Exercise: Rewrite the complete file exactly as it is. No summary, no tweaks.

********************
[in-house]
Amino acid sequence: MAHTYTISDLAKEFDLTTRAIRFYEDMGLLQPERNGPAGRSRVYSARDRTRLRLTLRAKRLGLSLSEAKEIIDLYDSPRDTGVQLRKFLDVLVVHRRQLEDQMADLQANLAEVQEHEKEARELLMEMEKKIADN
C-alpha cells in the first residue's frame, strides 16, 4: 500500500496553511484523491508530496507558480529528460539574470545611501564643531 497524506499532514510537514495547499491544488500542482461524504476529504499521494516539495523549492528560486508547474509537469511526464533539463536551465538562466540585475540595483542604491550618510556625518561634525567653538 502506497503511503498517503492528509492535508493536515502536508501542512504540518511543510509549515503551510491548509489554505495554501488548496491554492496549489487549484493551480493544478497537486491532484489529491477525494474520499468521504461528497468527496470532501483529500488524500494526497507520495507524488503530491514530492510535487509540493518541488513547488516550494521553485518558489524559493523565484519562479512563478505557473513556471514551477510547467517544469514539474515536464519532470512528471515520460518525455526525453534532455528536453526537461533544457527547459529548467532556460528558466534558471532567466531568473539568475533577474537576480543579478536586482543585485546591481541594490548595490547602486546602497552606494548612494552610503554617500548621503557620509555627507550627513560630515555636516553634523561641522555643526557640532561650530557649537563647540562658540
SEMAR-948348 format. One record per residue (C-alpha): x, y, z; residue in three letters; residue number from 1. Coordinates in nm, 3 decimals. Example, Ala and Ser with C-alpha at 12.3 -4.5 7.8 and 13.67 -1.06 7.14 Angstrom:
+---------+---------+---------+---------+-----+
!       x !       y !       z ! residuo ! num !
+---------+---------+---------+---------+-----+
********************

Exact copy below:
[in-house]
Amino acid sequence: MAHTYTISDLAKEFDLTTRAIRFYEDMGLLQPERNGPAGRSRVYSARDRTRLRLTLRAKRLGLSLSEAKEIIDLYDSPRDTGVQLRKFLDVLVVHRRQLEDQMADLQANLAEVQEHEKEARELLMEMEKKIADN
C-alpha cells in the first residue's frame, strides 16, 4: 500500500496553511484523491508530496507558480529528460539574470545611501564643531 497524506499532514510537514495547499491544488500542482461524504476529504499521494516539495523549492528560486508547474509537469511526464533539463536551465538562466540585475540595483542604491550618510556625518561634525567653538 502506497503511503498517503492528509492535508493536515502536508501542512504540518511543510509549515503551510491548509489554505495554501488548496491554492496549489487549484493551480493544478497537486491532484489529491477525494474520499468521504461528497468527496470532501483529500488524500494526497507520495507524488503530491514530492510535487509540493518541488513547488516550494521553485518558489524559493523565484519562479512563478505557473513556471514551477510547467517544469514539474515536464519532470512528471515520460518525455526525453534532455528536453526537461533544457527547459529548467532556460528558466534558471532567466531568473539568475533577474537576480543579478536586482543585485546591481541594490548595490547602486546602497552606494548612494552610503554617500548621503557620509555627507550627513560630515555636516553634523561641522555643526557640532561650530557649537563647540562658540
SEMAR-948348 format. One record per residue (C-alpha): x, y, z; residue in three letters; residue number from 1. Coordinates in nm, 3 decimals. Example, Ala and Ser with C-alpha at 12.3 -4.5 7.8 and 13.67 -1.06 7.14 Angstrom:
+---------+---------+---------+---------+-----+
!       x !       y !       z ! residuo ! num !
+---------+---------+---------+---------+-----+